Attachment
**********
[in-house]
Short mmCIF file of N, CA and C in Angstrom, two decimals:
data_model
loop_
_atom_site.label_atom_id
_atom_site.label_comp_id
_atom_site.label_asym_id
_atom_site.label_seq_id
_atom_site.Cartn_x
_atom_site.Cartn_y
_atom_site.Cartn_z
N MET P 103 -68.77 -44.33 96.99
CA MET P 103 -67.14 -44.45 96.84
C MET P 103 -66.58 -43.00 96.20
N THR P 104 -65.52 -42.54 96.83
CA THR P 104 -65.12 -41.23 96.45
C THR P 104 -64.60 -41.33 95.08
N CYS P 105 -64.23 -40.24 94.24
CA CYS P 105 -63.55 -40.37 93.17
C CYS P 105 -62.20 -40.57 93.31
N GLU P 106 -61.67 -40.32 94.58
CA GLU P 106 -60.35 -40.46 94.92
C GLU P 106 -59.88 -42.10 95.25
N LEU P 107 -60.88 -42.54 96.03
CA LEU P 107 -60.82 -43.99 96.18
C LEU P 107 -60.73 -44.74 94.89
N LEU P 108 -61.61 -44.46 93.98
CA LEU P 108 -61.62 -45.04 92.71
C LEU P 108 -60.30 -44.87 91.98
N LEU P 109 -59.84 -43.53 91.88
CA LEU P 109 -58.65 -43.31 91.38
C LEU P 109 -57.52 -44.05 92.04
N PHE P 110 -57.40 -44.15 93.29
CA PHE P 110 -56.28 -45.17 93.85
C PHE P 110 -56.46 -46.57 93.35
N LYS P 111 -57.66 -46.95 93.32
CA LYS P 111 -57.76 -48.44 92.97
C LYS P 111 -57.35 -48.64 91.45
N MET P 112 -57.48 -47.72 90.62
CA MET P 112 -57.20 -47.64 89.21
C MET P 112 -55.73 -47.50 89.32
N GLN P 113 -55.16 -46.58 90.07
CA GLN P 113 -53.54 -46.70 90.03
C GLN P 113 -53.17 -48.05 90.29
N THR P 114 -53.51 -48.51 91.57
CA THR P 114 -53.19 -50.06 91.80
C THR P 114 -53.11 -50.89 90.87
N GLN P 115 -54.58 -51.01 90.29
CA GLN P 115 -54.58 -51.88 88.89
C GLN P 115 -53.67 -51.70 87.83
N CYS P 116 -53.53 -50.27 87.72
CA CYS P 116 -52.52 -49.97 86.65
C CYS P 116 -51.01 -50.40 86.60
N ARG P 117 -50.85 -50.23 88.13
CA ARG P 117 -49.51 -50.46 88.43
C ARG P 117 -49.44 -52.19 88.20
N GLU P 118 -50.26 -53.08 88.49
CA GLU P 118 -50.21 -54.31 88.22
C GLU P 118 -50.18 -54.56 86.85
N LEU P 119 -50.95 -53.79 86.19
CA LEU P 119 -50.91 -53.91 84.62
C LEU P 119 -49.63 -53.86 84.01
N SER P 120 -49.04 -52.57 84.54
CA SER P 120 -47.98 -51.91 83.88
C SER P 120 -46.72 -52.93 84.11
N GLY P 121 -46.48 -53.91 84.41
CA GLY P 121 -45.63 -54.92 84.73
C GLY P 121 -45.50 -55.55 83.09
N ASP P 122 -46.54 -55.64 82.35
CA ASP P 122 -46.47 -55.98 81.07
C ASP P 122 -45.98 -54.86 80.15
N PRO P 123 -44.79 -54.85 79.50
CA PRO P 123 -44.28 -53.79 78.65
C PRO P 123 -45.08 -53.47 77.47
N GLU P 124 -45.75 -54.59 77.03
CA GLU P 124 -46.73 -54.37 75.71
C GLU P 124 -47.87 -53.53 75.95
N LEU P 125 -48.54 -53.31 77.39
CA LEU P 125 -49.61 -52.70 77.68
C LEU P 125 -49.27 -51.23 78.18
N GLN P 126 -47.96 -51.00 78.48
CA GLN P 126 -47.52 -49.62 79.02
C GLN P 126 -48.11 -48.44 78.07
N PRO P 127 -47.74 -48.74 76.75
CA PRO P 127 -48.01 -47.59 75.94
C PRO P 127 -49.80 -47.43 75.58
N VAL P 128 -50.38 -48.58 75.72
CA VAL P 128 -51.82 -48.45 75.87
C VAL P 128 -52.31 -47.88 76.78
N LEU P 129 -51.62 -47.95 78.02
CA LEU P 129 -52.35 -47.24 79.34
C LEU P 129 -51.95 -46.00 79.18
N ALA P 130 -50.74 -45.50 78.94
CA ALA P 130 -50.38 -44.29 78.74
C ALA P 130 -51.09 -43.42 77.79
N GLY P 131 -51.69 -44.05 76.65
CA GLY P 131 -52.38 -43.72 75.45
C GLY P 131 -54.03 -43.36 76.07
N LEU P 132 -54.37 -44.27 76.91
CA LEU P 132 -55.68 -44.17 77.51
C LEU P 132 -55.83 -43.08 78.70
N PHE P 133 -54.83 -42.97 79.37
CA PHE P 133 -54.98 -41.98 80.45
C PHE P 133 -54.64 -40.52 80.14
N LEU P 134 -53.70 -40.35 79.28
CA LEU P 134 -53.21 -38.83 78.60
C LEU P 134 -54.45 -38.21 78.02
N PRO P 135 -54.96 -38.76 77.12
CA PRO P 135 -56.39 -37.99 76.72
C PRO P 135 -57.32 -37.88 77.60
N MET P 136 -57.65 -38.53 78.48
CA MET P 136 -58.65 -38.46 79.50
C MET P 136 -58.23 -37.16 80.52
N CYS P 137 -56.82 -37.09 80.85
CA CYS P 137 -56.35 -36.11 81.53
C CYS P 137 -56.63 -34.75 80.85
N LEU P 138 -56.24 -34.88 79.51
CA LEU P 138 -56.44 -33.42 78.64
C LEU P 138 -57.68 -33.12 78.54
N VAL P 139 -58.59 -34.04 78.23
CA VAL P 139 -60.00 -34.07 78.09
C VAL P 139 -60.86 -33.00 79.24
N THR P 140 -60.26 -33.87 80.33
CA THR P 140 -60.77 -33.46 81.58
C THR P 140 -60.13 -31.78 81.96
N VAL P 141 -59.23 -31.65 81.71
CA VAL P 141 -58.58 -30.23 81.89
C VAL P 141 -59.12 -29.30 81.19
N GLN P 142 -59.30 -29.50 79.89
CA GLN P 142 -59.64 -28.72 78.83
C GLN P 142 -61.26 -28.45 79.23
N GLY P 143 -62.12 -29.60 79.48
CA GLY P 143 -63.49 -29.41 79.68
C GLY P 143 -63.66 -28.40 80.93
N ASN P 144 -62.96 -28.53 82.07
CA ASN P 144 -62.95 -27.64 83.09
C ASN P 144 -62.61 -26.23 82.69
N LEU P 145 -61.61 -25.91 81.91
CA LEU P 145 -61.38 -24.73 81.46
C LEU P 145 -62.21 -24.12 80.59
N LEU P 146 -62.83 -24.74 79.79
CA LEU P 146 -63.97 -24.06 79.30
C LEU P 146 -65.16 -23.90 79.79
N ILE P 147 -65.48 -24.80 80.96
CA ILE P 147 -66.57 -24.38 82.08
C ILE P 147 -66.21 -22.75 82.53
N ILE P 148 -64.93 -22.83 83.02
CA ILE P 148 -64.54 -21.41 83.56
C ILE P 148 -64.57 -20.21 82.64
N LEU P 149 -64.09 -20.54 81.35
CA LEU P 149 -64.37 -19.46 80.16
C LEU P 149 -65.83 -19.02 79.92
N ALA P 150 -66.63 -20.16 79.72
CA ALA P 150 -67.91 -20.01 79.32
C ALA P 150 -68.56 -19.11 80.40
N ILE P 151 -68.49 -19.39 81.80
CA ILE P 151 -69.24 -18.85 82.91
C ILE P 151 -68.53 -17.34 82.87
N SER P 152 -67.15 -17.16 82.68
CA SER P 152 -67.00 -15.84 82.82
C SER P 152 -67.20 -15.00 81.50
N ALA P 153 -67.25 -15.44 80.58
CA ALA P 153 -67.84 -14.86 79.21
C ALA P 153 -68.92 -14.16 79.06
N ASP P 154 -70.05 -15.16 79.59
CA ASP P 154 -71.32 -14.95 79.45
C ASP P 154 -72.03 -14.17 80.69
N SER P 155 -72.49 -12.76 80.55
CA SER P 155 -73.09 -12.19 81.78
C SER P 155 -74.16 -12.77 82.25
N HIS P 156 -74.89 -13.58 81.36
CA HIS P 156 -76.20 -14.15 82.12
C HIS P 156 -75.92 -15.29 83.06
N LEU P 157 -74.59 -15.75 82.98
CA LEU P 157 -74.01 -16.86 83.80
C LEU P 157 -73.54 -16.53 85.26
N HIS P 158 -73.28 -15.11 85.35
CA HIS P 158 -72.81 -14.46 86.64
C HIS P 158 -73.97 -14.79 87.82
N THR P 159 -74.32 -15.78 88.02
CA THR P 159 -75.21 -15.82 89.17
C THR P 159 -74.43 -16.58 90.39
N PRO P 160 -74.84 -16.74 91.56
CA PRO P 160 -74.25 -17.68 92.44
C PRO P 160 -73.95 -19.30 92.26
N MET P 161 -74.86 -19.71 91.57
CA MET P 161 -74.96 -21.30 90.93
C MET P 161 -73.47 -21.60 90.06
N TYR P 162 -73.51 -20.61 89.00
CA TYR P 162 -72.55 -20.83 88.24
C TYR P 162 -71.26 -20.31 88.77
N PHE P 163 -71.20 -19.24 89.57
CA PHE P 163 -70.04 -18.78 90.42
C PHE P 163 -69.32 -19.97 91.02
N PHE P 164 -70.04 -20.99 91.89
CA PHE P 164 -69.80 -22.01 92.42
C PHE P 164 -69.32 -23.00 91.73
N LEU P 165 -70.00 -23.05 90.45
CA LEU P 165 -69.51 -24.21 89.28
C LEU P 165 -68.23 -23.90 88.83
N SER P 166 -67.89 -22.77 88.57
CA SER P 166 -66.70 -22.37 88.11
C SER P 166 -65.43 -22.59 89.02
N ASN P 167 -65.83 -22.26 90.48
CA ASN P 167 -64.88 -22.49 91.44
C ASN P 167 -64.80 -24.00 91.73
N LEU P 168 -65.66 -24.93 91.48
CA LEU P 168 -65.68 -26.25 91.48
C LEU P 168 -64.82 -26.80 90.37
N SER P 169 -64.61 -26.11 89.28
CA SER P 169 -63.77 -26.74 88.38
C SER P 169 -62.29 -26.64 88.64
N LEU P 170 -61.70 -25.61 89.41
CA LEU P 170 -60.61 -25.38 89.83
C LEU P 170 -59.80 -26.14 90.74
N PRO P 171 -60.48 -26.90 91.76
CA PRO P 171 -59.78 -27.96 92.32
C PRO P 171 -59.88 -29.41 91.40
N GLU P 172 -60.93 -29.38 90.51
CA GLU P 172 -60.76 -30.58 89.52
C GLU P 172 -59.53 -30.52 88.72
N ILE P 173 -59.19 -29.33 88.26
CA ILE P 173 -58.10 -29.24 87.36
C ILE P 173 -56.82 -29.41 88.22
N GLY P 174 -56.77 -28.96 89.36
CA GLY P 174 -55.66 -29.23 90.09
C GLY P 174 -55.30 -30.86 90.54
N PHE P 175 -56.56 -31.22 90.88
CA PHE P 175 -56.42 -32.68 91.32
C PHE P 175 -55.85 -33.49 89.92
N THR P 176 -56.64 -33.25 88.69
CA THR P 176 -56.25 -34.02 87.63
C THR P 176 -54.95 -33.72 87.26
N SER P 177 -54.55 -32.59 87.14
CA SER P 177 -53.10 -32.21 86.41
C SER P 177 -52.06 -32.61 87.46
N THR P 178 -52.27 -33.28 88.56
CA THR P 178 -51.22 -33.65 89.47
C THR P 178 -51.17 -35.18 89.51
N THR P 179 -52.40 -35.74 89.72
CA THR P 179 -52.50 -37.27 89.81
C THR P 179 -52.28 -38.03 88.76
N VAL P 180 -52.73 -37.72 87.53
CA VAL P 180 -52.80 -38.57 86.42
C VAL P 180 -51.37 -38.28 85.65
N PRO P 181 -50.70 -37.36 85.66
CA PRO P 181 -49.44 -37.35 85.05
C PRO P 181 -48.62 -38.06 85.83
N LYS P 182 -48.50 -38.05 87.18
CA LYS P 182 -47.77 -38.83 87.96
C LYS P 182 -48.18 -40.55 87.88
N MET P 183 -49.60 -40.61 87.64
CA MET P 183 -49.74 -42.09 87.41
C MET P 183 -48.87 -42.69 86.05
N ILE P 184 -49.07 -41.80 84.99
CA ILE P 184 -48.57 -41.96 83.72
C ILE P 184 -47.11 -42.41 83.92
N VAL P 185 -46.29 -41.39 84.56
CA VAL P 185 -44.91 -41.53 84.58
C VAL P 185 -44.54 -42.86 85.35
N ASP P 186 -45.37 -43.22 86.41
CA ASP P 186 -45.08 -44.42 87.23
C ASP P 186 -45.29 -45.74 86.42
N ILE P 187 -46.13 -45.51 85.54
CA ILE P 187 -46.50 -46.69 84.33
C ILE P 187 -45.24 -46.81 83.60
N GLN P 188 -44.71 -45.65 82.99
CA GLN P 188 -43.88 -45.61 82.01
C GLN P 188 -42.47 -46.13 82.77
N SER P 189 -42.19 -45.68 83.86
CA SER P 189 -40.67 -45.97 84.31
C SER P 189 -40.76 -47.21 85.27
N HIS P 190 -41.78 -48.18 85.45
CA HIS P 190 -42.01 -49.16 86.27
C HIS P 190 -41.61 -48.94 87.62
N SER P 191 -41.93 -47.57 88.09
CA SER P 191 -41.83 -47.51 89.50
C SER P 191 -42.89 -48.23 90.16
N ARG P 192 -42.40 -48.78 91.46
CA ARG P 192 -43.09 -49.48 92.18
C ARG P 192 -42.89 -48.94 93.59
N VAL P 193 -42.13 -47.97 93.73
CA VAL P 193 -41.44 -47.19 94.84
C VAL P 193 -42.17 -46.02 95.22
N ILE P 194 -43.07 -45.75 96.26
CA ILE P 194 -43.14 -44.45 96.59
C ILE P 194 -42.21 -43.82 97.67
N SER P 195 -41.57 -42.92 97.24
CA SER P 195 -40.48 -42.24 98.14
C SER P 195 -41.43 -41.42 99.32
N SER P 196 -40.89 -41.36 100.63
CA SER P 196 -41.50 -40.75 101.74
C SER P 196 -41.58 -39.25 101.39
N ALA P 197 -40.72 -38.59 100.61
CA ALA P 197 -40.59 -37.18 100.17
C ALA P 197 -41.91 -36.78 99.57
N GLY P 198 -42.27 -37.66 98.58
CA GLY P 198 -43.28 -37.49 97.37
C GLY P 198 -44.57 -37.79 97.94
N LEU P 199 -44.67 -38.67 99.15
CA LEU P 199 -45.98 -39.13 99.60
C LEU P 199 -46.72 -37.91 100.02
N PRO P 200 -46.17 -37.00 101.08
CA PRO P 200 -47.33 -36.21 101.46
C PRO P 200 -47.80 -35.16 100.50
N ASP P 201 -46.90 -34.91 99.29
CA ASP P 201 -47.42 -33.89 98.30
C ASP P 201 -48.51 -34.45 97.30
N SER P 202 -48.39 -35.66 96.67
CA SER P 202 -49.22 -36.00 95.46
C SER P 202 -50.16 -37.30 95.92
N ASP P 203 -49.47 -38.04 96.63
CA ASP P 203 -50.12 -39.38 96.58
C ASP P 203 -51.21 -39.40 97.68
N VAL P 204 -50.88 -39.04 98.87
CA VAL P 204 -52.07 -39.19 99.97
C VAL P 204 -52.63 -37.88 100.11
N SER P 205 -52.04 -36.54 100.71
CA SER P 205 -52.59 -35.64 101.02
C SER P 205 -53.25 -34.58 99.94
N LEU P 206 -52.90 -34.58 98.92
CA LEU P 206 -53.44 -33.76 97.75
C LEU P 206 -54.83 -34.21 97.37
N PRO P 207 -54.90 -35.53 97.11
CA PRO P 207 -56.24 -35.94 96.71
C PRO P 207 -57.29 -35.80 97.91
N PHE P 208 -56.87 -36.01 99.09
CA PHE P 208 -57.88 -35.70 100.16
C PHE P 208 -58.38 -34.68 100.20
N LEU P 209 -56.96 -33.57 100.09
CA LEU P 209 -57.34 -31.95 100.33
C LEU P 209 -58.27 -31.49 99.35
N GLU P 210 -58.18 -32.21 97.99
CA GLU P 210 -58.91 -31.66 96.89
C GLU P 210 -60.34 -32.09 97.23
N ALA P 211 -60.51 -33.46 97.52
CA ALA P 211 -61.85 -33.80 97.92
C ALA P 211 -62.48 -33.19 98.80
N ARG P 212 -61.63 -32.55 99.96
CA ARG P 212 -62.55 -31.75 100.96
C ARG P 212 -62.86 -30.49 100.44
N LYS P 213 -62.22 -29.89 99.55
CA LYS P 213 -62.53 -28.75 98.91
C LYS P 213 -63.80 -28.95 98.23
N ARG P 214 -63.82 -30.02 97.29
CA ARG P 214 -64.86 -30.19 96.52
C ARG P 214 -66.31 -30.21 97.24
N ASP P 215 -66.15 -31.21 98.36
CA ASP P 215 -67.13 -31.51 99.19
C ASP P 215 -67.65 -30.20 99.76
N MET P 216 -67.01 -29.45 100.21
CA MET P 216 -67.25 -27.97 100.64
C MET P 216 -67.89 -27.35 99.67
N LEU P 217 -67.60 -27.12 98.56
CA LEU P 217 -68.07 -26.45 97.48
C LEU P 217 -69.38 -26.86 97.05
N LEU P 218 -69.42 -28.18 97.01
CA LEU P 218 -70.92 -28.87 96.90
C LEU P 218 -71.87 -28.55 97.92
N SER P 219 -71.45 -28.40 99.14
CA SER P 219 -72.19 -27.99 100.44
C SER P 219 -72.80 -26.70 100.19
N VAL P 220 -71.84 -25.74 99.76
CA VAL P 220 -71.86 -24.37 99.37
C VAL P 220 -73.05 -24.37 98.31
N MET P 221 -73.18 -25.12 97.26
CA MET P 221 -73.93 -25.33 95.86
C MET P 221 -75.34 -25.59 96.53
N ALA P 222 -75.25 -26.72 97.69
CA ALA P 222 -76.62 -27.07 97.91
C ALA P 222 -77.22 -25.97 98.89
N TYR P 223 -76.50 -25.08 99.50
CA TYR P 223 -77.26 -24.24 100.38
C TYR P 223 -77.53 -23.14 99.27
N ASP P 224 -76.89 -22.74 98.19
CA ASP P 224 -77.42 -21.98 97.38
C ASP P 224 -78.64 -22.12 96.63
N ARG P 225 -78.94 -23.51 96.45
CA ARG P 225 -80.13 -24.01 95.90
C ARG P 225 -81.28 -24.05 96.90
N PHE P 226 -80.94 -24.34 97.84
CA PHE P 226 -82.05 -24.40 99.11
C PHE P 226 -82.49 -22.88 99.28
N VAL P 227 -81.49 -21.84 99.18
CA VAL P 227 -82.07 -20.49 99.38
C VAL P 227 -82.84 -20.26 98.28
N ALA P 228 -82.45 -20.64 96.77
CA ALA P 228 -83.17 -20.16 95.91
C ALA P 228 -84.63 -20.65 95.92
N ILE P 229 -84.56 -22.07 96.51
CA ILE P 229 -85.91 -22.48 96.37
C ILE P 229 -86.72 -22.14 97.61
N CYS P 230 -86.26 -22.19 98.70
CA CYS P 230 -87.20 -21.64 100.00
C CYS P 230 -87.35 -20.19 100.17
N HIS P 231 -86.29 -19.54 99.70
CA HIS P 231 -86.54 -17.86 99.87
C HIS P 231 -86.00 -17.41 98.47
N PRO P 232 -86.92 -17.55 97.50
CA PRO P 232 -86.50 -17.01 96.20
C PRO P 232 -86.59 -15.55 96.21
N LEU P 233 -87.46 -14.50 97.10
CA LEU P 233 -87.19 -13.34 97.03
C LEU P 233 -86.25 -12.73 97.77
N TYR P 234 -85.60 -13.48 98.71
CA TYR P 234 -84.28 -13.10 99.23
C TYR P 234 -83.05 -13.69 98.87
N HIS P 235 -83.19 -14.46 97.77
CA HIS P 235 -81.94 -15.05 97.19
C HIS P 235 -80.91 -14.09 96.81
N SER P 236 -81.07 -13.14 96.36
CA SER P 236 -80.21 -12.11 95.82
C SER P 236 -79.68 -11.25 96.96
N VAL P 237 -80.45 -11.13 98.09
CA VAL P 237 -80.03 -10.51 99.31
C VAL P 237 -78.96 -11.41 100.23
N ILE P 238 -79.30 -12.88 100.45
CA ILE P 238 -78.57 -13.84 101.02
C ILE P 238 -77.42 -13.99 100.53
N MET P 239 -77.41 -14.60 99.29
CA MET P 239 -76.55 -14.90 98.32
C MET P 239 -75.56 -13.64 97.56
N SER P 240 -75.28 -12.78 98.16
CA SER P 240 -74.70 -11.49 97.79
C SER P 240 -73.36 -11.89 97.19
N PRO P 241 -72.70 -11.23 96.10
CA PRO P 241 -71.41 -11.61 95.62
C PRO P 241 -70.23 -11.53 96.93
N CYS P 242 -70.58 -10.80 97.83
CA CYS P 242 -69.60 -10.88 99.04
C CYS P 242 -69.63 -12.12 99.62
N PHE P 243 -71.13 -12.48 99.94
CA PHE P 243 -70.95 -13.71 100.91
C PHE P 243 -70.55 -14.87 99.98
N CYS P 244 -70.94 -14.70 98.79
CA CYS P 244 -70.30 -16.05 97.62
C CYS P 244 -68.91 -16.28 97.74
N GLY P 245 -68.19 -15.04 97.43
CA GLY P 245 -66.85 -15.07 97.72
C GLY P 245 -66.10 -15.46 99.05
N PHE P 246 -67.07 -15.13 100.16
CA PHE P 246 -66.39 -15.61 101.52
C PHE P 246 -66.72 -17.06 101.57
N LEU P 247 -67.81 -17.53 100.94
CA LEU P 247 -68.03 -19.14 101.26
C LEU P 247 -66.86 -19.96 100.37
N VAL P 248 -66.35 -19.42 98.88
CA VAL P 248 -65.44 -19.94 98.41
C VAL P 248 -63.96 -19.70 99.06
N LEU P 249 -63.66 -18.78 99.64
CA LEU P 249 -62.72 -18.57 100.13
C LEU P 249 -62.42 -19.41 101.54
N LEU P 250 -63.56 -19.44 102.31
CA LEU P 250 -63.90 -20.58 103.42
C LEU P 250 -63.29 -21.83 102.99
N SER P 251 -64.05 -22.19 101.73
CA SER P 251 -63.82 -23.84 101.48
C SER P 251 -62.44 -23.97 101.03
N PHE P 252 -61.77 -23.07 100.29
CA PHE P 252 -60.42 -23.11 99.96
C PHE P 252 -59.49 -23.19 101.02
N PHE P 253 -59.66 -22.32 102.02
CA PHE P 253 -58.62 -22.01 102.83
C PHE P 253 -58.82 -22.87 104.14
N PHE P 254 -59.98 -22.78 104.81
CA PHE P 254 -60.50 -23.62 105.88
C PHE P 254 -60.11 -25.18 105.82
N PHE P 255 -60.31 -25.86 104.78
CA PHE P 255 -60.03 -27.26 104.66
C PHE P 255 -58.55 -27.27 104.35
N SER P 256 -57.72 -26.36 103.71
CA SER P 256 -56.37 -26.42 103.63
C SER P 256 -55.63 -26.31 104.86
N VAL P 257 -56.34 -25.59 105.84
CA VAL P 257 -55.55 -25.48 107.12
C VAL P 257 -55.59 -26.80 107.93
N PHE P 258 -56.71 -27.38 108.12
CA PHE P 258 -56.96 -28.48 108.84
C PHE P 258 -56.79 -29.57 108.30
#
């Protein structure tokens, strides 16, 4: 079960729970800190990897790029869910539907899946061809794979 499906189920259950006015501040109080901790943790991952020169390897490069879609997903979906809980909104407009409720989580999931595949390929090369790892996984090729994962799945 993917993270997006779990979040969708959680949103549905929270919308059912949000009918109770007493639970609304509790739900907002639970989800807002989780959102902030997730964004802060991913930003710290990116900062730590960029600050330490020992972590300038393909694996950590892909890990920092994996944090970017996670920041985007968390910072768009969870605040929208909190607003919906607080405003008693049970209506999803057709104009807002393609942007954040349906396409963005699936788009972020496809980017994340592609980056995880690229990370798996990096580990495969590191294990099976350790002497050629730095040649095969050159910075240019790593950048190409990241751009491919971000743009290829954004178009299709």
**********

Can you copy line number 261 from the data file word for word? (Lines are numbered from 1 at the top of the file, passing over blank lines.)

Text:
N ASP P 186 -45.37 -43.22 86.41